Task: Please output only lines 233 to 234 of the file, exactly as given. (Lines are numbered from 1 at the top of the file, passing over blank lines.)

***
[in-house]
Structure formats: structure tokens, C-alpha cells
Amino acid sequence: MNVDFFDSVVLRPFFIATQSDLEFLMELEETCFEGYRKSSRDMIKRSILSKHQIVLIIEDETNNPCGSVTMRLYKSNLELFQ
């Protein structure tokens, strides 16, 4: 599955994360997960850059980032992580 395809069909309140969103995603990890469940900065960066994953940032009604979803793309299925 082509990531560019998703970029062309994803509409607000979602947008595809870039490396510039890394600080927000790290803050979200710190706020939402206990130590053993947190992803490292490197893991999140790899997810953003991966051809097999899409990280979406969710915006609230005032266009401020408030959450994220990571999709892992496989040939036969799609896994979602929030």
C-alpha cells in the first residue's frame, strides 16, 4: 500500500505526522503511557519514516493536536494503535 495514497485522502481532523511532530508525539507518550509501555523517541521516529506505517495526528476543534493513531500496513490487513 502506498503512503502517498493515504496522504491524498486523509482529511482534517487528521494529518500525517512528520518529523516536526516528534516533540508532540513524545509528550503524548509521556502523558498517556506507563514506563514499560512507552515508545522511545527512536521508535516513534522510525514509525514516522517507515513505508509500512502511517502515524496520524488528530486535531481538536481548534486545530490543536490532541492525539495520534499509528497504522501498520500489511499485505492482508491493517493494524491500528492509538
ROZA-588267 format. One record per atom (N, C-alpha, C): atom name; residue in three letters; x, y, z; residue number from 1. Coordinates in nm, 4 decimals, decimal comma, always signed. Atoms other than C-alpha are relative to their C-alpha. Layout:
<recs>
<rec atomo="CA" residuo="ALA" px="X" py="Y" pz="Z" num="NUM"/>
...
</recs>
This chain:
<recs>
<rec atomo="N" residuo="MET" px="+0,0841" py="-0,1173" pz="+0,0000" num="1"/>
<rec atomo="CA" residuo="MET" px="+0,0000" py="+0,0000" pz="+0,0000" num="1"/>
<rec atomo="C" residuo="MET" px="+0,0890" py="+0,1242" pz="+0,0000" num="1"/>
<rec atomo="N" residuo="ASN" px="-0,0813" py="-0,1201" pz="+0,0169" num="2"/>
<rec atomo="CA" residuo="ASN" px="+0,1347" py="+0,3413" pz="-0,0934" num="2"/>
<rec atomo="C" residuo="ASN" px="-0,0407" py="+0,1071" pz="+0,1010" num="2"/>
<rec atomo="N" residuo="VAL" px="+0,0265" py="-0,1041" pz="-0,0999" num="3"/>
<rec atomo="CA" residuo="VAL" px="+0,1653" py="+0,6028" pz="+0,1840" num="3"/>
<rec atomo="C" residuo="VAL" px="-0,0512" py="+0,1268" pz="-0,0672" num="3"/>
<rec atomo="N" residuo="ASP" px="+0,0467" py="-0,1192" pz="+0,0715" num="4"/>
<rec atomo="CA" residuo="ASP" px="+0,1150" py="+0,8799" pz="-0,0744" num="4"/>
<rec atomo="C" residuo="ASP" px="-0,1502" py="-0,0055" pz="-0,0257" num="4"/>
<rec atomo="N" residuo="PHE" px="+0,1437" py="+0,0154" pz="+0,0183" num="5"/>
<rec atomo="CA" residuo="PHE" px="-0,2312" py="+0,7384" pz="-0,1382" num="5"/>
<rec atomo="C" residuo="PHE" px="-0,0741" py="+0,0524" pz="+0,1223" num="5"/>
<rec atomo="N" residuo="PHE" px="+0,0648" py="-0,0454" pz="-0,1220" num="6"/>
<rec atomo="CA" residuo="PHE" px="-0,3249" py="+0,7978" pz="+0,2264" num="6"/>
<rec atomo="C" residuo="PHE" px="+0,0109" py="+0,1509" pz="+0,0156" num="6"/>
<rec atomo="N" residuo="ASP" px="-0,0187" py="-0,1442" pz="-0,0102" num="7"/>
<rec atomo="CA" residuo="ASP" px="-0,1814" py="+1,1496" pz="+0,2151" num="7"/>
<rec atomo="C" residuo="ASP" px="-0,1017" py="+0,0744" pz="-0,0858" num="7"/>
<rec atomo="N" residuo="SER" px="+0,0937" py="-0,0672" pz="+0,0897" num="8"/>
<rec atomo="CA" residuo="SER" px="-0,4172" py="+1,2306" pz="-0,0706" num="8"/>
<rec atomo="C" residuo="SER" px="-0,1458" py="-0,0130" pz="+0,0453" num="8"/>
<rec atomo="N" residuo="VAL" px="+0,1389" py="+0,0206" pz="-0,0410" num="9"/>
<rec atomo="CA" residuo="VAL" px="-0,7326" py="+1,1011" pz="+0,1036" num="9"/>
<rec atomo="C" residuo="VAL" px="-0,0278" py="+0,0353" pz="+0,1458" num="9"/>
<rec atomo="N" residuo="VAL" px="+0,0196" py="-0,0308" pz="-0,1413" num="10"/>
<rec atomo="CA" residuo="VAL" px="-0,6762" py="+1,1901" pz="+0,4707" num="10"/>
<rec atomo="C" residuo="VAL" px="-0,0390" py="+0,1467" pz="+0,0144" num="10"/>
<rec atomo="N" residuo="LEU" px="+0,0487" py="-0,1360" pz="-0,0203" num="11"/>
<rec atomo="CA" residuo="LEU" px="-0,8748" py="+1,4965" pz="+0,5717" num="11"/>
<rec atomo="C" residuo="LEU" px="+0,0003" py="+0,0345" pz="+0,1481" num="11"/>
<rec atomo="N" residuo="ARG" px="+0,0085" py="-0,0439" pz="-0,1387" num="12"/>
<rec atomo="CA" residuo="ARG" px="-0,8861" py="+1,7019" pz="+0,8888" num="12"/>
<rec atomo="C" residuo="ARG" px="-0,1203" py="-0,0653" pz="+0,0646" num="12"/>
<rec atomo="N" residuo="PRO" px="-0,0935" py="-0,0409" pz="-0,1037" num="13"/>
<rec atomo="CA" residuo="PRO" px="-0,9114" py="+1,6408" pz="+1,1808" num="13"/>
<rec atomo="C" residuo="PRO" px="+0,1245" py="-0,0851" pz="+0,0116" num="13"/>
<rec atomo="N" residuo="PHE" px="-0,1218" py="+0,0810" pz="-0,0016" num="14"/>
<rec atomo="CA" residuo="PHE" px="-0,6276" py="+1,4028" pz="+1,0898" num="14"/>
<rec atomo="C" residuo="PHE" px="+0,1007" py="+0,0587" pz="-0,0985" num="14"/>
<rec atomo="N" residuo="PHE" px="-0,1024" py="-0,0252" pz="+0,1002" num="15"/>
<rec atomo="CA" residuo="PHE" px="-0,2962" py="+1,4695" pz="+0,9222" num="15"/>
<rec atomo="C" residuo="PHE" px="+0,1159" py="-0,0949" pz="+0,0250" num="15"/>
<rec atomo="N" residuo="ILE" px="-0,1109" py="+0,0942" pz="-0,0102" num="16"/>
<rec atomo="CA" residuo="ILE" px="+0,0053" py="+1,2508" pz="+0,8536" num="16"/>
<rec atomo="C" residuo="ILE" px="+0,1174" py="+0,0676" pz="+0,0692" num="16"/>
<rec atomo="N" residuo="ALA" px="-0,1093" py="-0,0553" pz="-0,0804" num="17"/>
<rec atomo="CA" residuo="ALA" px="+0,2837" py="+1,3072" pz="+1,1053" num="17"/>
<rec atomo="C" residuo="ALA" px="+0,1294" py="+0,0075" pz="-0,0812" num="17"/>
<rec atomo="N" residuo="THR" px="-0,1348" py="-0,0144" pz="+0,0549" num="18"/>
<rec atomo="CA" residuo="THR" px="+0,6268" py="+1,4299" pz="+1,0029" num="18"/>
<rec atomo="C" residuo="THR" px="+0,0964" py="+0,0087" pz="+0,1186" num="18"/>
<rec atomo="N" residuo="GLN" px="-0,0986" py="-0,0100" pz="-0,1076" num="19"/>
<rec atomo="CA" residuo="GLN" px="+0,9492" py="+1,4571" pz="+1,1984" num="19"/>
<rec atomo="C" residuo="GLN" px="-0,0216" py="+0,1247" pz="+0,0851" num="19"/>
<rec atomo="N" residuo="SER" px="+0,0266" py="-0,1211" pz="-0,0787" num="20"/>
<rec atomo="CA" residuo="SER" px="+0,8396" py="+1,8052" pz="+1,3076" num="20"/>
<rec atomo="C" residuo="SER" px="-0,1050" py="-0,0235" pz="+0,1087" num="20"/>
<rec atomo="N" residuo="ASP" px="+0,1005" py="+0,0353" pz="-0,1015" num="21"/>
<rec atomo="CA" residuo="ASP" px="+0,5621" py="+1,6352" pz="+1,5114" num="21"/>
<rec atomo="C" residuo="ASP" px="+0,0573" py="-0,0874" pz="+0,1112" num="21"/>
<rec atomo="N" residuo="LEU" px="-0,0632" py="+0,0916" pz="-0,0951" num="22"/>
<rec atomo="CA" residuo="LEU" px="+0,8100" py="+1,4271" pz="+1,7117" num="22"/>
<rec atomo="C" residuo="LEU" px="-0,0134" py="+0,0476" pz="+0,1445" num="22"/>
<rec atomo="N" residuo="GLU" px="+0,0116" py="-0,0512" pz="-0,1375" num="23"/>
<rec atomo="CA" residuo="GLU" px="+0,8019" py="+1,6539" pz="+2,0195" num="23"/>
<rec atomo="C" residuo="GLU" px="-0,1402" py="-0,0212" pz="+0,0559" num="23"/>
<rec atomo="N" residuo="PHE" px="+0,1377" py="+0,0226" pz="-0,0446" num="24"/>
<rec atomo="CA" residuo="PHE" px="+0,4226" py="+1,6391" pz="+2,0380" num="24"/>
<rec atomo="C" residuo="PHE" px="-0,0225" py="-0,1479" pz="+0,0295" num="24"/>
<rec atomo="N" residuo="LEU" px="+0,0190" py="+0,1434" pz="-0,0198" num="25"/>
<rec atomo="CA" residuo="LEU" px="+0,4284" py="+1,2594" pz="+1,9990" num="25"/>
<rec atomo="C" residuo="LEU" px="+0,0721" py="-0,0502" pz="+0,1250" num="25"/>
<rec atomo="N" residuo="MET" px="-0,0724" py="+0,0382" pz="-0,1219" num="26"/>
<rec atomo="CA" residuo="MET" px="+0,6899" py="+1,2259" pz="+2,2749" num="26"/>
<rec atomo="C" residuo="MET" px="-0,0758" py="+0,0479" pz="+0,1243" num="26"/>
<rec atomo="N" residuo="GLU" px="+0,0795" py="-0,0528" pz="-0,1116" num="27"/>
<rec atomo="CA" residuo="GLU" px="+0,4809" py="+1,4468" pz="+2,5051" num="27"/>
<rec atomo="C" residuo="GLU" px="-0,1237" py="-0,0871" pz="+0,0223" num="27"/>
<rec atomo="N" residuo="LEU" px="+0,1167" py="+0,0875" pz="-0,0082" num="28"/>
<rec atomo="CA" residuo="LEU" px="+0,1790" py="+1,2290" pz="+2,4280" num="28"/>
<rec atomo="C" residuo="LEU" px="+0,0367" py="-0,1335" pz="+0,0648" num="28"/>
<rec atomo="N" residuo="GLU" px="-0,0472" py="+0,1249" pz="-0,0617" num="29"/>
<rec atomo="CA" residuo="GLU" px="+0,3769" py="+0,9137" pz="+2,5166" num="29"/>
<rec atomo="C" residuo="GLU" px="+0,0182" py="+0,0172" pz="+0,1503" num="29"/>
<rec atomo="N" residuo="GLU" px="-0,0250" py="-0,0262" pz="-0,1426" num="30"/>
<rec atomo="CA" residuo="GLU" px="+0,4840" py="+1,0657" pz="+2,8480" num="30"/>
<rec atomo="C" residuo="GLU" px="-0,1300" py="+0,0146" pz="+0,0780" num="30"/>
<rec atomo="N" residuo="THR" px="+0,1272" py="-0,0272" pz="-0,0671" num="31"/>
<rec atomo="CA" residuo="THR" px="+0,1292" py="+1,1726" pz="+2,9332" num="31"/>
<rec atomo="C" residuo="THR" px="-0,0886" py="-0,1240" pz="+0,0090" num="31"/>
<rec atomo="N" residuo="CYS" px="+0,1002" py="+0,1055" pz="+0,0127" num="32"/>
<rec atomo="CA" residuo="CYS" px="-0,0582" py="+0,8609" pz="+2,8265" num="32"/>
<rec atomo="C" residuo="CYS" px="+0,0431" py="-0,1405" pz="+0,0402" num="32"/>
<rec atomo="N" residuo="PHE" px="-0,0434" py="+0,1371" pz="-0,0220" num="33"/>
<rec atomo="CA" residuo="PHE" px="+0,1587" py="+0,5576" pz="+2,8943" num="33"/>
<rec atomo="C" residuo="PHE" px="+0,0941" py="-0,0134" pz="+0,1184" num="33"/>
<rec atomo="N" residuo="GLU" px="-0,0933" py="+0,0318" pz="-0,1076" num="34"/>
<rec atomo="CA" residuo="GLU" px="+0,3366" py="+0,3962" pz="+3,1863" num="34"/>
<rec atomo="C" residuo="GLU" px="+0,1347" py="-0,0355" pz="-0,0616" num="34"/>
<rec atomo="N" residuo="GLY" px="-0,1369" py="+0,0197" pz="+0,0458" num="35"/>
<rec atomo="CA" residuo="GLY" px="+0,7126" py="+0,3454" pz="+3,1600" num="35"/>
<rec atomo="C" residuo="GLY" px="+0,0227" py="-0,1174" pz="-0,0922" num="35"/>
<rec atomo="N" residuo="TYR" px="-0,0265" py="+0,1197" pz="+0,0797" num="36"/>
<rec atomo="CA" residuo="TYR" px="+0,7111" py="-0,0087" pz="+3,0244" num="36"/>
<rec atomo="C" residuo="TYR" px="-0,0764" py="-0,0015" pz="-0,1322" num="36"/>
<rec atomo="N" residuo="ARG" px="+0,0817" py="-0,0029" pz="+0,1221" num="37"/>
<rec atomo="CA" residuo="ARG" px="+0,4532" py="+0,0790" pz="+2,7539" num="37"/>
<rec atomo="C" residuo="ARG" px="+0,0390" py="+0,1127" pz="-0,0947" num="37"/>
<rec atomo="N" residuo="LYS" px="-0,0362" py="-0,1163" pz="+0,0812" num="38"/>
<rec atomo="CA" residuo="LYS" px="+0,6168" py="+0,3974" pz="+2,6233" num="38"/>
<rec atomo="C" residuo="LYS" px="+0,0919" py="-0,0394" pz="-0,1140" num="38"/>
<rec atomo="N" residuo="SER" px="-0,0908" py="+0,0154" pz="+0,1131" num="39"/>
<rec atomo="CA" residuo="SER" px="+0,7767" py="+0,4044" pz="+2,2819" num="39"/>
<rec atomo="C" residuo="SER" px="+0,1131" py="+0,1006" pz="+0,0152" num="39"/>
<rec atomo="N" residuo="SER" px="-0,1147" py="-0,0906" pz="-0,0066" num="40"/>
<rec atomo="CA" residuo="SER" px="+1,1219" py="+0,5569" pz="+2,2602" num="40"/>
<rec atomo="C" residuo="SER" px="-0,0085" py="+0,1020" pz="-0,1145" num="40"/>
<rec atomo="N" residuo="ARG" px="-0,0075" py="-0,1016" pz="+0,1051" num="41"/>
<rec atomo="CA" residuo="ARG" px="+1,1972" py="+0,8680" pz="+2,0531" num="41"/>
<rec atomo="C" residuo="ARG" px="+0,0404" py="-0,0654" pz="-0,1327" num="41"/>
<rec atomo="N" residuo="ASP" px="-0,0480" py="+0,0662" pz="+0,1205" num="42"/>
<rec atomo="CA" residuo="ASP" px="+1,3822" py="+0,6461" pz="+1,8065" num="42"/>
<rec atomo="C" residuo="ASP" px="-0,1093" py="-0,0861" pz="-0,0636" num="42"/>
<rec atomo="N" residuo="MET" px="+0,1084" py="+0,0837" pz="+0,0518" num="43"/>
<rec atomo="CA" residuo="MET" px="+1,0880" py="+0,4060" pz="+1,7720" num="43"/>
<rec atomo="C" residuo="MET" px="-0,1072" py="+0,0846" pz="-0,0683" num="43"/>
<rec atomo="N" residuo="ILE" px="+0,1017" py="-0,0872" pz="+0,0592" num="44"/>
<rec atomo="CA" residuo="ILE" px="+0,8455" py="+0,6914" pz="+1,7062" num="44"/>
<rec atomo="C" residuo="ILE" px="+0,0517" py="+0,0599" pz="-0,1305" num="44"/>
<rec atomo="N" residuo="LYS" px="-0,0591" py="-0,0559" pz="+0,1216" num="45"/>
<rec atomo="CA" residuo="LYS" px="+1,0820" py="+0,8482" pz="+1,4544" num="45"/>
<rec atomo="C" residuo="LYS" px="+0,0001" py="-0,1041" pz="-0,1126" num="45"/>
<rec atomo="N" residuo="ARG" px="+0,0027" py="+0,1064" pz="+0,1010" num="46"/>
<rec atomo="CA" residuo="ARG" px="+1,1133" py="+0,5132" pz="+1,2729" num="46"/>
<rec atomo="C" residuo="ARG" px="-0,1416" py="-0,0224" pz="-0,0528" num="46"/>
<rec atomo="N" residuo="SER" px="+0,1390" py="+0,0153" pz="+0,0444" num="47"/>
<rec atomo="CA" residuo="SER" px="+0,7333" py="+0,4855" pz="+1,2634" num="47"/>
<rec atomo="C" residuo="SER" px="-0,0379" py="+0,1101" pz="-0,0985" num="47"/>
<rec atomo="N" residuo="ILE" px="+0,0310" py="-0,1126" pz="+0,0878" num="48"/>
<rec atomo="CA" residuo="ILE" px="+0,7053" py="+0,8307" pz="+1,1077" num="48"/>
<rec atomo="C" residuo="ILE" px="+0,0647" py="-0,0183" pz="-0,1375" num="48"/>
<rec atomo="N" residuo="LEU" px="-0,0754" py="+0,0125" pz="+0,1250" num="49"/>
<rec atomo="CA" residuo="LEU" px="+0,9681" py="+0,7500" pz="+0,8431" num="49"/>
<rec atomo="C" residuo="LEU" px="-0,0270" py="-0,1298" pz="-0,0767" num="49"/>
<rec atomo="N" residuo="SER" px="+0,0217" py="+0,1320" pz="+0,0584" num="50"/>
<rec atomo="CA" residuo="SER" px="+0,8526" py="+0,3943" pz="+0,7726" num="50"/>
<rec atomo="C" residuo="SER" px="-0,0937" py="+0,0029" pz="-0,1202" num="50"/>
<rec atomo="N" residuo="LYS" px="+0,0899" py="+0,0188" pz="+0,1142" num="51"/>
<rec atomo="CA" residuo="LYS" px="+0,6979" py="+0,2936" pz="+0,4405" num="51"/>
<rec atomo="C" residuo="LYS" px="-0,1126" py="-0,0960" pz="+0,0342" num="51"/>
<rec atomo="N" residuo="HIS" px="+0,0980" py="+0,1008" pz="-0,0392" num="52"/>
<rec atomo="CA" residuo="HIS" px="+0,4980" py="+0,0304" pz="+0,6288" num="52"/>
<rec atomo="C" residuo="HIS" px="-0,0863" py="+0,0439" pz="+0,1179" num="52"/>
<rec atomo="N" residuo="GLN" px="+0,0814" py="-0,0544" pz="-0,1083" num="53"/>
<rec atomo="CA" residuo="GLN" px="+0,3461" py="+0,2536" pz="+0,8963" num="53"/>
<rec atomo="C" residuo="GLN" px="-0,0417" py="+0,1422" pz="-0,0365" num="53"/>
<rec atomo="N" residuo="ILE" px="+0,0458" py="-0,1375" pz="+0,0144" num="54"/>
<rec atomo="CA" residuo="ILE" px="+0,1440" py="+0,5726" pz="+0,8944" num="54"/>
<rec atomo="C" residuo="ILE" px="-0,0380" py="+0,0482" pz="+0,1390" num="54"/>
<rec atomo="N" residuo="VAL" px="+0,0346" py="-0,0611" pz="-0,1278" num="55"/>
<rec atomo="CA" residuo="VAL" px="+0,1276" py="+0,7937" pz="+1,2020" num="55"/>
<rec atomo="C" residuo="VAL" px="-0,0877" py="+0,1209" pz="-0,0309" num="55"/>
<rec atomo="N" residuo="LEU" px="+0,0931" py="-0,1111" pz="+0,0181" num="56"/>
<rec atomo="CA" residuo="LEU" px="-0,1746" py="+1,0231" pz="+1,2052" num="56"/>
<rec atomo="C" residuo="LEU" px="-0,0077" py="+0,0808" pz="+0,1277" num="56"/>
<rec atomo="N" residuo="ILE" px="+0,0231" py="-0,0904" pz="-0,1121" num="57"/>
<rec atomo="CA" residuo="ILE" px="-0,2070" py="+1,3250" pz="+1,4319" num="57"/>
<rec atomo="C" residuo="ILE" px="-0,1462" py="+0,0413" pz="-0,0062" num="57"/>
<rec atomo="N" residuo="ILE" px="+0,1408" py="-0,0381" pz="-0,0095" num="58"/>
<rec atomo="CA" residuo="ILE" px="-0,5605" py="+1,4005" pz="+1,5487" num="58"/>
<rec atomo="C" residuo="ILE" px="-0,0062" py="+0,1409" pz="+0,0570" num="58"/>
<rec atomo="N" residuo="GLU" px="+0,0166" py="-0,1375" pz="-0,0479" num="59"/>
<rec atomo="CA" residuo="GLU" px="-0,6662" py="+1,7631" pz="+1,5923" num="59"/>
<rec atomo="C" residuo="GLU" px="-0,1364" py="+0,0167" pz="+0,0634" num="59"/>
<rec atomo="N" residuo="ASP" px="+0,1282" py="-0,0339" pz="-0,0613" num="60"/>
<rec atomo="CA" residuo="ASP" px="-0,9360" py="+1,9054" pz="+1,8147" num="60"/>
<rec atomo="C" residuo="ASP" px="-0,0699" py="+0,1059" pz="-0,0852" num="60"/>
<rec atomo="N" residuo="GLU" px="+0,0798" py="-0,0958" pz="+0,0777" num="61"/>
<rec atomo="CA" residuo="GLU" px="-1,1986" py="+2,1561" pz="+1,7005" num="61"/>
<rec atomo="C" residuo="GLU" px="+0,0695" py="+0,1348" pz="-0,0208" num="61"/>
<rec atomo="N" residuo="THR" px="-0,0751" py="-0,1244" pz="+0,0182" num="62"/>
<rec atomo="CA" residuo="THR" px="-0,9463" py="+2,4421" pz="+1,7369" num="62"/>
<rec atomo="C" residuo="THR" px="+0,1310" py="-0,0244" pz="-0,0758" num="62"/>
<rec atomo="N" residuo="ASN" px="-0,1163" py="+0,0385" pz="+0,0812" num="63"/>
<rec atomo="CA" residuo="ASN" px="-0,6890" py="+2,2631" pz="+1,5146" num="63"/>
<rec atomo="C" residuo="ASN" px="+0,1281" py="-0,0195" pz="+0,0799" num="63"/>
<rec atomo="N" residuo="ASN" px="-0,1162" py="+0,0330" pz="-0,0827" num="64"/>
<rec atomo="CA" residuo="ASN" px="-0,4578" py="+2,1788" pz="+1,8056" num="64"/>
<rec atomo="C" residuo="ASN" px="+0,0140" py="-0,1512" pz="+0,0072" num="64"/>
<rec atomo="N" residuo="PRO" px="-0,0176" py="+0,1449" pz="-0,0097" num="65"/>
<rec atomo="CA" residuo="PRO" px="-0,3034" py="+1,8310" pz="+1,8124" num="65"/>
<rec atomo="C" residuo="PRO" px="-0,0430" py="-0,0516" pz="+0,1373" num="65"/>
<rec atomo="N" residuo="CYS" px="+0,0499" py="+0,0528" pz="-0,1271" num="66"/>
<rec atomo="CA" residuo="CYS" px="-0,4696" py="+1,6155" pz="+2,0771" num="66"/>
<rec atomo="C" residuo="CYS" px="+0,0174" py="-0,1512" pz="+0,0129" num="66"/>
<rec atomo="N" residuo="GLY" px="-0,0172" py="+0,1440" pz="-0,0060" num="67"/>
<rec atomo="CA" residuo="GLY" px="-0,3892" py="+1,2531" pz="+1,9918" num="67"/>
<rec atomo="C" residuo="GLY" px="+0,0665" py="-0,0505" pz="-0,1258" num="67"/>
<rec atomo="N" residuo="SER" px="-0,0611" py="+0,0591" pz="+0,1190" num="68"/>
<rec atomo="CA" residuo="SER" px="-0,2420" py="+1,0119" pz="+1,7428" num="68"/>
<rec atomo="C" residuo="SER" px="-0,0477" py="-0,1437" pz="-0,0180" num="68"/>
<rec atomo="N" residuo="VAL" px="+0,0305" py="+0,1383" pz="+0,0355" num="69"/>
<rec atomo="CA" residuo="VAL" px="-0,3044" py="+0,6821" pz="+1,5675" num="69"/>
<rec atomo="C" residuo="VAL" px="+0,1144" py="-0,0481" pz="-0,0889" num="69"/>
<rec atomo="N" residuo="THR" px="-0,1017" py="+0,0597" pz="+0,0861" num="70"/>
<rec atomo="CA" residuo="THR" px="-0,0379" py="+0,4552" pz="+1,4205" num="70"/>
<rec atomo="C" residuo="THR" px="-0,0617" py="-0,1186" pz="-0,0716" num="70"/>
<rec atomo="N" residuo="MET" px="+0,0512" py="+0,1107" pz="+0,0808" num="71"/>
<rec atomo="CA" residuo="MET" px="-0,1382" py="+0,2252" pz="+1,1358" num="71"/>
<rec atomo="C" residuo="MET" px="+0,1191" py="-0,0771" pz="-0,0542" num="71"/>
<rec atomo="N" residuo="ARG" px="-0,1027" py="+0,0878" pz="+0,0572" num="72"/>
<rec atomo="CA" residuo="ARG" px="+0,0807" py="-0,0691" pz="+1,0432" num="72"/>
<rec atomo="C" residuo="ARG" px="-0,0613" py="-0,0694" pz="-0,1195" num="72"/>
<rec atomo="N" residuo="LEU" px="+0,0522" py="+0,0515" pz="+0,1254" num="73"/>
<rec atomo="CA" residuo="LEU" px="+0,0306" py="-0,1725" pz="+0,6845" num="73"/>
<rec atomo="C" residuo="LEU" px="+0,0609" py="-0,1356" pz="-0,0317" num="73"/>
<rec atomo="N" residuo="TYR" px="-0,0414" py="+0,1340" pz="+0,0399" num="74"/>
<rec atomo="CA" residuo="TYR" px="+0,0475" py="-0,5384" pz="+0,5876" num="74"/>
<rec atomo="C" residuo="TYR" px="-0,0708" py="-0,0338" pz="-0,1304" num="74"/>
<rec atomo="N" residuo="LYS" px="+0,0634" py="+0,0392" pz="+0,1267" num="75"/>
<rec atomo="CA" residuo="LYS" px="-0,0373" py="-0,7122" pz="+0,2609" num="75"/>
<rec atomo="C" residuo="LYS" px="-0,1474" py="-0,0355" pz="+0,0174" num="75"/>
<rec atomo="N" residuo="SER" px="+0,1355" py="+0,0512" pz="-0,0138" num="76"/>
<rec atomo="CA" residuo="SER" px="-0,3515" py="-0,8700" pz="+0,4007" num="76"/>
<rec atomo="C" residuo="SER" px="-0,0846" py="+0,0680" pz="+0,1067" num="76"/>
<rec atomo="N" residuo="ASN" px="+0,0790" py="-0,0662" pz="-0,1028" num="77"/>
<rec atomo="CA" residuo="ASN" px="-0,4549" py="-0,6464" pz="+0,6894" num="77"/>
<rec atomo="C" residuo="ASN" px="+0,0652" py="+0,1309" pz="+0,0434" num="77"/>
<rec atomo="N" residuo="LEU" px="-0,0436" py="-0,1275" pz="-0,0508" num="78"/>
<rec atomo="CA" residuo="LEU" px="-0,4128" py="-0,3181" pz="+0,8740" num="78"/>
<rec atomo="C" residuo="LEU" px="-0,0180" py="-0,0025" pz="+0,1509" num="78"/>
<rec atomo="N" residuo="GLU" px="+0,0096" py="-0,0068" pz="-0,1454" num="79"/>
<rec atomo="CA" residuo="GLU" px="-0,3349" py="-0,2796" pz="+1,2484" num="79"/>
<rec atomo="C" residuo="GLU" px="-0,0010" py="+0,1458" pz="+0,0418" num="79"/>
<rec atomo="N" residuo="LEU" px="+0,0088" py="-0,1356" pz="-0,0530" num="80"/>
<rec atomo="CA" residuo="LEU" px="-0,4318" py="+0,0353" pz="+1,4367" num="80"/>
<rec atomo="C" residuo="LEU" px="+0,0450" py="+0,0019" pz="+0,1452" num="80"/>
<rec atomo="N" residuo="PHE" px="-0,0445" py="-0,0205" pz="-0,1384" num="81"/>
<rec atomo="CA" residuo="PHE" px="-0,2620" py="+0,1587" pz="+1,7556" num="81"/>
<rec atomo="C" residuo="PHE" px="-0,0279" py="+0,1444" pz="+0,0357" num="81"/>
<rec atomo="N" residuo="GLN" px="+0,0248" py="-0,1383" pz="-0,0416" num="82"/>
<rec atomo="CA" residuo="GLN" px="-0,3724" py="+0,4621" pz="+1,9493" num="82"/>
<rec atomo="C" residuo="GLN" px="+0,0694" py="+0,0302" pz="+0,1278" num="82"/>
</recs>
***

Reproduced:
<rec atomo="CA" residuo="TYR" px="+0,0475" py="-0,5384" pz="+0,5876" num="74"/>
<rec atomo="C" residuo="TYR" px="-0,0708" py="-0,0338" pz="-0,1304" num="74"/>